In its final order released in January 2007, the Civil Service Commission agreed that some of the e-mail messages could have been inappropriate but said that firing Webb was inappropriate. Instead, the Civil Service Commission ordered that Webb be reinstated and demoted to assistant highway maintenance manager without back pay.

Neither side liked that outcome. Webb wanted his old job and salary with back pay and claimed that the "chain of custody" of the CDs with his e-mail messages was fishy. PennDOT wanted to be rid of him completely.

Both appealed. On Monday, Pennsylvania's Commonwealth Court left intact the Civil Service Commission's recommendations, saying they weren't obviously wrong. That means Webb will get his old job back, minus a one-level demotion. He's currently working for PennDOT as an assistant highway manager in Lancaster.

Excerpts from the court's opinion:
Webb argues he was not trained on the rules and he did not believe they were being enforced. He also claims that he was denied a fair and impartial (hearing) because PennDOT based its decision on (an investigator's) account of what she believed was objectionable without an independent review of the videos and e-mails by other PennDOT officials. Finally, he claims PennDOT ignored his exemplary work record. This court must reject each of these arguments.

First, the record establishes that the Internet and e-mail policy guidelines were sent to all employees, including Internet/E-mail User Agreement, and the January 27, 2003, Policy Memo issued to all PennDOT employees on standards for employee Internet and e-mail use. Webb signed the policies and acknowledged that he read them. The fact that Webb did not actually read them or believe they were enforced does not excuse his conduct. He remained bound by the provisions...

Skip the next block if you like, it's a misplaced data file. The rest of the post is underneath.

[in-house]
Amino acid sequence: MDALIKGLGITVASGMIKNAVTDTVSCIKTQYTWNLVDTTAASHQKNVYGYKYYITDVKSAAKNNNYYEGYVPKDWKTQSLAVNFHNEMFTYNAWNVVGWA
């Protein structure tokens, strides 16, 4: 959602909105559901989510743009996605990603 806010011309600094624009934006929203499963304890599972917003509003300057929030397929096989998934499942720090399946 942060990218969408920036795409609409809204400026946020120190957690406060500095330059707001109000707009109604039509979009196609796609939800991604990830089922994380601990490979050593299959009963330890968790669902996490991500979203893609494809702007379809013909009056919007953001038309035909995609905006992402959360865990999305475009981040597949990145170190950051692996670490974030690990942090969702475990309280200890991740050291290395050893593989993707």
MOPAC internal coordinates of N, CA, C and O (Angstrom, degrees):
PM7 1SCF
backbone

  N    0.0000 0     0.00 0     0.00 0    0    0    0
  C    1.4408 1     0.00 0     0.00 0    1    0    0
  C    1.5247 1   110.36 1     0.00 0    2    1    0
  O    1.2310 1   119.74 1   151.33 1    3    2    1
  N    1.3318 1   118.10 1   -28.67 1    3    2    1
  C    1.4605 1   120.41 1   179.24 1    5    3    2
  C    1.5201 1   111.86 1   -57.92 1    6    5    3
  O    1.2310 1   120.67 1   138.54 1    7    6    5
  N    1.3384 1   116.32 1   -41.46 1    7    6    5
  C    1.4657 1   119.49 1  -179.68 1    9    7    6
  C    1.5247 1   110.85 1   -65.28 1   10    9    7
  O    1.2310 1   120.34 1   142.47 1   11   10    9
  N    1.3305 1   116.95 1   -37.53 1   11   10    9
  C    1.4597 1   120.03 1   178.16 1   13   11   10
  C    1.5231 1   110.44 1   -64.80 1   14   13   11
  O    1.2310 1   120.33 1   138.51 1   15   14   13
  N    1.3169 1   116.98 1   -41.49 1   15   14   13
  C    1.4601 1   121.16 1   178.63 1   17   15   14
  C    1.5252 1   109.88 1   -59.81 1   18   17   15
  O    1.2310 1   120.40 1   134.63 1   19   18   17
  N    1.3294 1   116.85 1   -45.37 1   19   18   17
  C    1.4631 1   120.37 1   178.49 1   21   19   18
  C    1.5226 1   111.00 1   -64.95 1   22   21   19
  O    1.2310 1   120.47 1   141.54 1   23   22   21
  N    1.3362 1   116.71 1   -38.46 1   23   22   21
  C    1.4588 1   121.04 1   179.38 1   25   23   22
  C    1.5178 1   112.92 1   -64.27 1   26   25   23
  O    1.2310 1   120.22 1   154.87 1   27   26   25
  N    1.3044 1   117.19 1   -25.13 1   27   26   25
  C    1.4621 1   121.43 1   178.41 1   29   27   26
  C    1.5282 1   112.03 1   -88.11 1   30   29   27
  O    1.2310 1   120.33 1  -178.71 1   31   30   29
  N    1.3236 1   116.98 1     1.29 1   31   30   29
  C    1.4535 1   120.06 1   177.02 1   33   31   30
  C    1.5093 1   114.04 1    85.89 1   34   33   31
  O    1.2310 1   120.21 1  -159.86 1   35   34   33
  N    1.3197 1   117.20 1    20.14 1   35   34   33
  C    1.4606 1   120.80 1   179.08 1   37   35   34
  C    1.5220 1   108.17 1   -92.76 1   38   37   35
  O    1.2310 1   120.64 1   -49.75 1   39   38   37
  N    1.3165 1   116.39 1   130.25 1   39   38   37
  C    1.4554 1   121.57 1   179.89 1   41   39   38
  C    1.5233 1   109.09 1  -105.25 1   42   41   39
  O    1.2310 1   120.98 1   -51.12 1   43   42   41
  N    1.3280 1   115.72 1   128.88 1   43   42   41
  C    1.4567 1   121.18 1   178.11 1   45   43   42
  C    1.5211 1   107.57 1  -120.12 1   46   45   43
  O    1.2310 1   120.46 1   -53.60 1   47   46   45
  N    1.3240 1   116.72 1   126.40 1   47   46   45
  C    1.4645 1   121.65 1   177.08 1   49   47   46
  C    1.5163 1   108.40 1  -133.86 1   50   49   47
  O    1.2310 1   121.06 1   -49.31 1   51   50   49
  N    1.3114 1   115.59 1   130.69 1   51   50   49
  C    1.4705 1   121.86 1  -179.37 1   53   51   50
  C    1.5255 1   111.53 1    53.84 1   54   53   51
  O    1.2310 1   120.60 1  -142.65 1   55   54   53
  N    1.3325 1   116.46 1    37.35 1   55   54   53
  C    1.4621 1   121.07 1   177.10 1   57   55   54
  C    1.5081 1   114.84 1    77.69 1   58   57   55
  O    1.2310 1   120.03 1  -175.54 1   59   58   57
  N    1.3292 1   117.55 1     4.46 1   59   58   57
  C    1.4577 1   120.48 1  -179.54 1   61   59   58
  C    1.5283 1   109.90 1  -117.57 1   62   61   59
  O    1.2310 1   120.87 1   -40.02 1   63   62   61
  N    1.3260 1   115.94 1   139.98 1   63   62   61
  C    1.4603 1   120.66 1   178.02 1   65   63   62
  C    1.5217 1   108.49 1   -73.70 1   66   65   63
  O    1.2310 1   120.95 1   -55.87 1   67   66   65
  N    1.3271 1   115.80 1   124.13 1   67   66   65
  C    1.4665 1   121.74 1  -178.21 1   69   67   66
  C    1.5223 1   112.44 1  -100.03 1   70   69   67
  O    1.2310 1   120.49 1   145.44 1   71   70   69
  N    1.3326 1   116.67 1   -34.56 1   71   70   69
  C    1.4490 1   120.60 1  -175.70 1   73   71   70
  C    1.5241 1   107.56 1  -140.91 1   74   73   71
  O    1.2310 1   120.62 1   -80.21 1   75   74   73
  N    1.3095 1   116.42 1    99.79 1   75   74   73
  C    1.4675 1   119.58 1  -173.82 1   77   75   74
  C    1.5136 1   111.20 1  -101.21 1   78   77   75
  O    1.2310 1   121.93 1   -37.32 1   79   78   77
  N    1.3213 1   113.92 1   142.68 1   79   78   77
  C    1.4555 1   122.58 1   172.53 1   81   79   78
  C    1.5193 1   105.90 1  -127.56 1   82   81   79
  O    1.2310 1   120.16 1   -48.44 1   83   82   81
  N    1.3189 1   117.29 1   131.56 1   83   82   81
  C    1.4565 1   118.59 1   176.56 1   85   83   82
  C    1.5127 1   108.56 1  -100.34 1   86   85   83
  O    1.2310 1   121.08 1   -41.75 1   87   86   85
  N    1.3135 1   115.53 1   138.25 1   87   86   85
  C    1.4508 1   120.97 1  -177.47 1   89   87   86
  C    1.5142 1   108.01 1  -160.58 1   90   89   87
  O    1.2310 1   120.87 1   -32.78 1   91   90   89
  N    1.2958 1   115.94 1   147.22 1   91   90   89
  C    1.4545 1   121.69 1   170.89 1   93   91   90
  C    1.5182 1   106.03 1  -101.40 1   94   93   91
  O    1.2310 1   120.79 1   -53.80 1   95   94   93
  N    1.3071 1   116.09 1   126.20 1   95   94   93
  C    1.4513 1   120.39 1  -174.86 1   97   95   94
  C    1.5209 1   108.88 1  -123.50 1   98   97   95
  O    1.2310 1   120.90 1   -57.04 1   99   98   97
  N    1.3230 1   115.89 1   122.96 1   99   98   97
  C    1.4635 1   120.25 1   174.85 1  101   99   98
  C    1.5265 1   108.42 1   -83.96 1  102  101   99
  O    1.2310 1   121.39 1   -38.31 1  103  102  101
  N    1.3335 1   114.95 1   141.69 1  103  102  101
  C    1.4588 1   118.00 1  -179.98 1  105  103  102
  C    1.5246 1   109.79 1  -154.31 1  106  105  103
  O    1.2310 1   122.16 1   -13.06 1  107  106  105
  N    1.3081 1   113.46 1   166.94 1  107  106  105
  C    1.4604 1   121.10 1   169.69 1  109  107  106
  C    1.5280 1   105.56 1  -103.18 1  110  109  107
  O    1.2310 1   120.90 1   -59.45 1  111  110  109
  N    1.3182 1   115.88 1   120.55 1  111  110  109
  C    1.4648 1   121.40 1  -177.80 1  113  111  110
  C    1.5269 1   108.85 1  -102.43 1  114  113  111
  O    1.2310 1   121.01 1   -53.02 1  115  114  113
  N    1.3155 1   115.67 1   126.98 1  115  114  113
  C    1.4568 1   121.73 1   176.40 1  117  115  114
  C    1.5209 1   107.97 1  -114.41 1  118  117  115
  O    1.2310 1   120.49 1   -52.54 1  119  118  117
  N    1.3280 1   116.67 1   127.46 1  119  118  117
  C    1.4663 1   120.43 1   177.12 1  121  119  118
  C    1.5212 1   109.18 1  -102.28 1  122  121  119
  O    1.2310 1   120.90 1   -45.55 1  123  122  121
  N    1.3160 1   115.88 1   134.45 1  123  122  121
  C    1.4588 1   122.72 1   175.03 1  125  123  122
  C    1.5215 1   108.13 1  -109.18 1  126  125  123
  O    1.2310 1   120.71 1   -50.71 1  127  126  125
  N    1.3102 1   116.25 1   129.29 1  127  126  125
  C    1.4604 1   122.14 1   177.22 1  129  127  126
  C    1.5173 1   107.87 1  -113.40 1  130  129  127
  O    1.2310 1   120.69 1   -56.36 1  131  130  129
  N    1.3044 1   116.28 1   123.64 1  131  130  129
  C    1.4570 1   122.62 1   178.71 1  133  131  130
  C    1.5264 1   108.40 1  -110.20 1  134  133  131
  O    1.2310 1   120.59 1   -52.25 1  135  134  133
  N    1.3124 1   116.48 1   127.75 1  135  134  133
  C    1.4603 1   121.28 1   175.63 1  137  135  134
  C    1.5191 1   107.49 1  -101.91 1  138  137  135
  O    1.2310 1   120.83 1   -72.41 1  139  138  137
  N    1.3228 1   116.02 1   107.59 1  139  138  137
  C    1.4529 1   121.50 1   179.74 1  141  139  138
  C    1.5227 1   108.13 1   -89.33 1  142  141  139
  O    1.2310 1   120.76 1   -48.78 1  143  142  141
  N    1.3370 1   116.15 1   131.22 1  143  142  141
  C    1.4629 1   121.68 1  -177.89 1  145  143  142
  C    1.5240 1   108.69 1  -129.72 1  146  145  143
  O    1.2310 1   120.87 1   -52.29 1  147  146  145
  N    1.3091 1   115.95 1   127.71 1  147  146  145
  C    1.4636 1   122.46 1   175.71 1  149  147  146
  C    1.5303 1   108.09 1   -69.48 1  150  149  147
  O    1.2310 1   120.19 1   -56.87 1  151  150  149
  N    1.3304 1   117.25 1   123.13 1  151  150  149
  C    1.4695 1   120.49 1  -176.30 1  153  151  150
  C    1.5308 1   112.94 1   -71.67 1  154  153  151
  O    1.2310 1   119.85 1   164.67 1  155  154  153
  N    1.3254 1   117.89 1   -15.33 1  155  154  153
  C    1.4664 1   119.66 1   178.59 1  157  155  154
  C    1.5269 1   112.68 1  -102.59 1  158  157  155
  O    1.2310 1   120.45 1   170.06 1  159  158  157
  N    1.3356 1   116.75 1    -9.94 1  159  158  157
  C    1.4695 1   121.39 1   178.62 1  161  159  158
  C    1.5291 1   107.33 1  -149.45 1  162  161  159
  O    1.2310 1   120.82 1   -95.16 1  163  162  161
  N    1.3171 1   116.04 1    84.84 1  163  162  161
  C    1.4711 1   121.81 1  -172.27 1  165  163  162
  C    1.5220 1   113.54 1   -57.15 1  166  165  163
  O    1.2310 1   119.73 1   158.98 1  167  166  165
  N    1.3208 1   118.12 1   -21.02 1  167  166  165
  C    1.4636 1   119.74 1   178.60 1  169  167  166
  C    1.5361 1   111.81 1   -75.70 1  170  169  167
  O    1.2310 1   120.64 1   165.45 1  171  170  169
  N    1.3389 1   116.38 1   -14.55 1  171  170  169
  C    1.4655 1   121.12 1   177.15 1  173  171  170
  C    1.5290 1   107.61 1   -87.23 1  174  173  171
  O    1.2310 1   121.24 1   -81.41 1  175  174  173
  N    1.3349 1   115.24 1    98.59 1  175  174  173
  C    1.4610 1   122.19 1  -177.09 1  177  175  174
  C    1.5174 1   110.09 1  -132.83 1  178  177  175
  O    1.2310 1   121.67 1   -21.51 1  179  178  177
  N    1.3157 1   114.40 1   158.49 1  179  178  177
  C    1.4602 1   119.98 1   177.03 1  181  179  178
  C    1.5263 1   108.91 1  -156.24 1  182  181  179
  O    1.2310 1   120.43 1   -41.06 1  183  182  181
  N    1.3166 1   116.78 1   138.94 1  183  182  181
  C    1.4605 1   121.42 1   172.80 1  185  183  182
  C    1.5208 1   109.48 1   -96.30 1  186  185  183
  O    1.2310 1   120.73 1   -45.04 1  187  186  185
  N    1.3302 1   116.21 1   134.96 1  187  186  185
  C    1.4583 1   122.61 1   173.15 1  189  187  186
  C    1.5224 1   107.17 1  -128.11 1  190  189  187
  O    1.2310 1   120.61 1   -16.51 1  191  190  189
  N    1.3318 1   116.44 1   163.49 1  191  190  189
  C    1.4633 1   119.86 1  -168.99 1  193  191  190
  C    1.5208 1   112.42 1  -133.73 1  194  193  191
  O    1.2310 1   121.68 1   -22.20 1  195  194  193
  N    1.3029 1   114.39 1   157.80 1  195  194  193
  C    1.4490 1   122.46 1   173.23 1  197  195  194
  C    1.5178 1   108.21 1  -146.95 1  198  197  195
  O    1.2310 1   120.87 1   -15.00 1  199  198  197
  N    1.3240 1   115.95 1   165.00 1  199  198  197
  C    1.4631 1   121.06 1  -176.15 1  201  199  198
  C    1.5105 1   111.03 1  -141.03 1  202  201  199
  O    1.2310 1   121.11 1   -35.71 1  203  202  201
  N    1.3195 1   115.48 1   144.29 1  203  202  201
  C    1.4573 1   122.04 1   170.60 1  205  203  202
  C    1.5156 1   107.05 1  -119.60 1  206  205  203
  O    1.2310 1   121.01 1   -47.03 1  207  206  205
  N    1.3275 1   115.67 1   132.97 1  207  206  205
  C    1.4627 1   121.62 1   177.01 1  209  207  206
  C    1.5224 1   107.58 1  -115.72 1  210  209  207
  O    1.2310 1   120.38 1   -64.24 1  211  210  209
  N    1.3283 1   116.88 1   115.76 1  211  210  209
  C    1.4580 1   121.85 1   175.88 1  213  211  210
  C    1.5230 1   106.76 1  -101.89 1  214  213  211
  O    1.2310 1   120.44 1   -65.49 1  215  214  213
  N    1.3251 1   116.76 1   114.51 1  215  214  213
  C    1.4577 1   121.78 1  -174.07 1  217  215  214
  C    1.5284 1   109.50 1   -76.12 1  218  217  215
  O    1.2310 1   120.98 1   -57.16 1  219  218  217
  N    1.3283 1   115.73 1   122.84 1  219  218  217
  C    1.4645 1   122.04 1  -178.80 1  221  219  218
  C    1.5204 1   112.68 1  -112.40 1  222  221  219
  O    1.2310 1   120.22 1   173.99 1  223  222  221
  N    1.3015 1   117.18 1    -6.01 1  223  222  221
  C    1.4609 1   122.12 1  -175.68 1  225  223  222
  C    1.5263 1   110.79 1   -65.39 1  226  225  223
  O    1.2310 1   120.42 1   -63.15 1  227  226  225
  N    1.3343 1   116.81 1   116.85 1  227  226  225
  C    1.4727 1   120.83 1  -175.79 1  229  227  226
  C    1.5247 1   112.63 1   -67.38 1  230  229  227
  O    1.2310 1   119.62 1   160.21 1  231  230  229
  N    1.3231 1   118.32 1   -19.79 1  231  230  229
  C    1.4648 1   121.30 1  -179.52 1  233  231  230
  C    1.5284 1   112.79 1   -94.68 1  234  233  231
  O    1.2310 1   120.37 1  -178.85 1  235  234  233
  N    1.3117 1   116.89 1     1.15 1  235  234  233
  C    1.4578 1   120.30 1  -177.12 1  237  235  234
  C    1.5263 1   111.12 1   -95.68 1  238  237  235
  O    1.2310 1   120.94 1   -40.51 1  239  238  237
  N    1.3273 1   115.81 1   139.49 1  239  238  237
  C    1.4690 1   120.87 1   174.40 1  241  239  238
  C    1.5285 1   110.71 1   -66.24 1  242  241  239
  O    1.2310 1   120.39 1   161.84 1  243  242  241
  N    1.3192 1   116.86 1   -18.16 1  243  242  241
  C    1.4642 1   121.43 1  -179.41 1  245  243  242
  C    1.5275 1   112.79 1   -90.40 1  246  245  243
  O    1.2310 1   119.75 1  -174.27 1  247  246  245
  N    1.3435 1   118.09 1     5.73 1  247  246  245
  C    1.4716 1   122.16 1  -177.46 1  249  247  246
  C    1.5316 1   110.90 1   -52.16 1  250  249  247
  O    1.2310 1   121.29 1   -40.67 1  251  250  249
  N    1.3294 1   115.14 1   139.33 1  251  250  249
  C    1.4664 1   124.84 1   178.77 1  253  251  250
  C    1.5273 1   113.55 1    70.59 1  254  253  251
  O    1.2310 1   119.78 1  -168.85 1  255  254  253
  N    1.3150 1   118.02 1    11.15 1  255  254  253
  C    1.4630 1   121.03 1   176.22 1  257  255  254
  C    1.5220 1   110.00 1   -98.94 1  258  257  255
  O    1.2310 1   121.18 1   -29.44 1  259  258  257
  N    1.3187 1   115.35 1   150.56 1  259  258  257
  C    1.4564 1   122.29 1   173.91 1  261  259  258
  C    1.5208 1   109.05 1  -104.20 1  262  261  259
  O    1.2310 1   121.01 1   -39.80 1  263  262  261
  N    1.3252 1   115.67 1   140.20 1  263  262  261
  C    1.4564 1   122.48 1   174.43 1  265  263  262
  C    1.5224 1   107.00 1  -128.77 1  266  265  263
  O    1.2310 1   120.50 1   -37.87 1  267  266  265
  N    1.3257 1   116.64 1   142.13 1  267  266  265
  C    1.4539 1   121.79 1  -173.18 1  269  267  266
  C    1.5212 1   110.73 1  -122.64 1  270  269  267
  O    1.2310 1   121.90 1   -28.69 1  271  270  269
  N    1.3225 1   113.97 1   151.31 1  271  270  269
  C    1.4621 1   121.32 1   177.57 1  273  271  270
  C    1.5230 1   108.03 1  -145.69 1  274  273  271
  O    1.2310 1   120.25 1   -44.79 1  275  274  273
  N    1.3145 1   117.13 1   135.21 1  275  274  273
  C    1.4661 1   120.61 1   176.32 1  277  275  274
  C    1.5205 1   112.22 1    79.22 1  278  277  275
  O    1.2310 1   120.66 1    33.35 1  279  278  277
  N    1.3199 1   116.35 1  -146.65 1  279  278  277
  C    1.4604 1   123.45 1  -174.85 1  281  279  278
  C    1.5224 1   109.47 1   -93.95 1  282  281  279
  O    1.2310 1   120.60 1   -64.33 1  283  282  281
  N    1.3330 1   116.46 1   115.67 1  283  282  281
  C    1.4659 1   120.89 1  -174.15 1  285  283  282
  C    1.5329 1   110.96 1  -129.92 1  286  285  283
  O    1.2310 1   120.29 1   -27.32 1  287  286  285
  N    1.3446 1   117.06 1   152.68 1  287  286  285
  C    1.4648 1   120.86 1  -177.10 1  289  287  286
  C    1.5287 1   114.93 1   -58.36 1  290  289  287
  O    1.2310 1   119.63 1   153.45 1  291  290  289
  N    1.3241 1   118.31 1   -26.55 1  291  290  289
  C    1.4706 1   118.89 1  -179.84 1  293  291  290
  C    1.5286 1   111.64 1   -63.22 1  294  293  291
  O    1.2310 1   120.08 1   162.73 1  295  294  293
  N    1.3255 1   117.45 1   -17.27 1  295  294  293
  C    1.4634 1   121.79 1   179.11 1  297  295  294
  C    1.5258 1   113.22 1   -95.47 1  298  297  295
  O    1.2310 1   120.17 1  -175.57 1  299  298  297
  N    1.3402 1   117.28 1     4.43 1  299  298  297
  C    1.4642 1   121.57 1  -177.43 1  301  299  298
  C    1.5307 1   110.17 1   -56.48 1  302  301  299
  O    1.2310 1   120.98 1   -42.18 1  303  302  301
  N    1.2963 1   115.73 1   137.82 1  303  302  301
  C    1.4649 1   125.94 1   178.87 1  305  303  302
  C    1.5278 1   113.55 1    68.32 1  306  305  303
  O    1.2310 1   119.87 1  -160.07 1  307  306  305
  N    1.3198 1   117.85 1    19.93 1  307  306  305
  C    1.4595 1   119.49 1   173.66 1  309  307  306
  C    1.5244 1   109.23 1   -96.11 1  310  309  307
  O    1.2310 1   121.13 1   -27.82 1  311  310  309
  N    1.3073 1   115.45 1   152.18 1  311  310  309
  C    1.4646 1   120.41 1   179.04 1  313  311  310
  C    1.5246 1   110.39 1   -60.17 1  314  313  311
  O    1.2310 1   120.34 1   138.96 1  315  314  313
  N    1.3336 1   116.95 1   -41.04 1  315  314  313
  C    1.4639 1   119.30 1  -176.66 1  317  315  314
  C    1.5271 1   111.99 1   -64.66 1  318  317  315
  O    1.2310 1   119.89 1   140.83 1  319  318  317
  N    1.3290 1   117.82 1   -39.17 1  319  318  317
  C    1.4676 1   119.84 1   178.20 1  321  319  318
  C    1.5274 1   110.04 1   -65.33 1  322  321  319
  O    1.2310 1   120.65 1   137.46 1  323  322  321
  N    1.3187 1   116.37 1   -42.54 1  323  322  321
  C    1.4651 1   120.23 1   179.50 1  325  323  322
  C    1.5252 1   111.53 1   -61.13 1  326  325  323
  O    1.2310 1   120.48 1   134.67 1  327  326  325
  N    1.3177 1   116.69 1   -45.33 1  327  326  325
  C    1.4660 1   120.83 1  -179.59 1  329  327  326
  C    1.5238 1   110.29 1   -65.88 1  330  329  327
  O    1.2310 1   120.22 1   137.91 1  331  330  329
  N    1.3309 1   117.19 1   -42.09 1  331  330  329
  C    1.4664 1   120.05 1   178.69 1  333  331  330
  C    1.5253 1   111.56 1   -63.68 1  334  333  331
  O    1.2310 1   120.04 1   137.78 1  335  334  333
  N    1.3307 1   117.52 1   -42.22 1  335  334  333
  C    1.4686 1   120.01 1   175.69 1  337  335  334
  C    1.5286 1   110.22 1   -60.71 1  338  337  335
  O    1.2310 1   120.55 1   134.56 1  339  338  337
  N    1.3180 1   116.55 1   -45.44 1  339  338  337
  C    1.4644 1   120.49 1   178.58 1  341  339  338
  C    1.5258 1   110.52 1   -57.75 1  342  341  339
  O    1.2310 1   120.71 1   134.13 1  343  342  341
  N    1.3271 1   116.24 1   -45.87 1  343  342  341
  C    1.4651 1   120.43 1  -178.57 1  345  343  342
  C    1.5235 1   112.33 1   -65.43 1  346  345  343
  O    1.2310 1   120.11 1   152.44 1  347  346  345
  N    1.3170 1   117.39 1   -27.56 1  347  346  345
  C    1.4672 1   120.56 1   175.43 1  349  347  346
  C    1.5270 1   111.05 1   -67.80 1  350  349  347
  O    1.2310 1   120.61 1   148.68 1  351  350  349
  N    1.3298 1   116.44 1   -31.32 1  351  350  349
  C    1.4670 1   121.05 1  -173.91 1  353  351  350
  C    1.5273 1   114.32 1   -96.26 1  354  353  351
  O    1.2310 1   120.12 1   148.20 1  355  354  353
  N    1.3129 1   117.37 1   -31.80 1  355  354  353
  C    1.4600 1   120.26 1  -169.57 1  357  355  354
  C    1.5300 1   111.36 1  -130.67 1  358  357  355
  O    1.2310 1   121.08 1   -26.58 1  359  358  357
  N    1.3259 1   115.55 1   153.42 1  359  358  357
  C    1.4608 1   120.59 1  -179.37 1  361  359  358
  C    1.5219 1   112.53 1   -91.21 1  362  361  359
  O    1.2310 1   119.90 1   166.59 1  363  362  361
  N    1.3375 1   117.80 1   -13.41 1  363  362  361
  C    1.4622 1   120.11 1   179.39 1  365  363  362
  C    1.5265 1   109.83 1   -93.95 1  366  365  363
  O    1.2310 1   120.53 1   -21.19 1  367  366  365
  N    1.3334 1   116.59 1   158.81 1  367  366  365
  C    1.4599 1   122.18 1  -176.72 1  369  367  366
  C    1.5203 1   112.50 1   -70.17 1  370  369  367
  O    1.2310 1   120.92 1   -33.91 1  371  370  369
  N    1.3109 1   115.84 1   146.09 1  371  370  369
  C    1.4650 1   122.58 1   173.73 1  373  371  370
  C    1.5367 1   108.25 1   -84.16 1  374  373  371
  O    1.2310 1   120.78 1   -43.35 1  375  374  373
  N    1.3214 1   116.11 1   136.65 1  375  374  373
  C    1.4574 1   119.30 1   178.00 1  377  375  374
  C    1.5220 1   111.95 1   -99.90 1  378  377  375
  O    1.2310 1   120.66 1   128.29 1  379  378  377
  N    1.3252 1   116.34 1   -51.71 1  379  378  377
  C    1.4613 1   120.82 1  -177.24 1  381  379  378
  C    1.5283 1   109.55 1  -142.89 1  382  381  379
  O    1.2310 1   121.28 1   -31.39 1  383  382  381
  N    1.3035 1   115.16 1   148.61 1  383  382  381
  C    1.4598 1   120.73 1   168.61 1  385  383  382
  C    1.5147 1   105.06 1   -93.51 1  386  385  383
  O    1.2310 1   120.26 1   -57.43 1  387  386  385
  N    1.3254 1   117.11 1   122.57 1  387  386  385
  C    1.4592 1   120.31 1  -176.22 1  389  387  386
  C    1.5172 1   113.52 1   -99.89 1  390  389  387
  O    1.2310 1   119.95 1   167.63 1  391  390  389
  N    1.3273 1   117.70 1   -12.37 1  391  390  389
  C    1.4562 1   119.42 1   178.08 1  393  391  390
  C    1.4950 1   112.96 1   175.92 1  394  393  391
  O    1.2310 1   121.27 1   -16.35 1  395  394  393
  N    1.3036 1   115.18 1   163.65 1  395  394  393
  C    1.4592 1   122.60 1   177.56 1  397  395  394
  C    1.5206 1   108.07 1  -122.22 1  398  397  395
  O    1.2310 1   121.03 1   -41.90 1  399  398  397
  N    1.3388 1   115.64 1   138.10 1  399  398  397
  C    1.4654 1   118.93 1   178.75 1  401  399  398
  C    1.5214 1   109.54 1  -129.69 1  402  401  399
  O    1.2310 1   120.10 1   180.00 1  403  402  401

The commission's order demoting Webb, without back pay and without seniority accrual was not an abuse of discretion in light of the evidence. His actions involved an abuse of the authority entrusted to him in his leadership position. The fact that he lost salary and seniority due was consistent with a demotion. There was no abuse of discretion...

Applying the prima facie standard, PennDOT proved Webb violated the Internet and e-mail policies. Webb stored on his H drive jokes and e-mails which the commission found were inappropriate and non work-related. The commission credited the testimony of several of Webb's superiors who felt that Webb did not set a positive role model or lead by example when he violated the computer policies. They testified that they could not rely on and trust Webb to adhere to and uphold and enforce the agency's policies. They believed termination was warranted because Webb condoned his own staff's violations of the very policies he was charged with enforcing...

PennDOT couches the issue in terms of a capricious disregard of evidence, however, PennDOT essentially requests this court to substitute its judgment for that of the commission and find that the videos and e-mails at issue rise to a level that is either sexually suggestive, obscene or pornographic...As long as the commission exercised reasonable discretion in arriving at its findings, this court must affirm.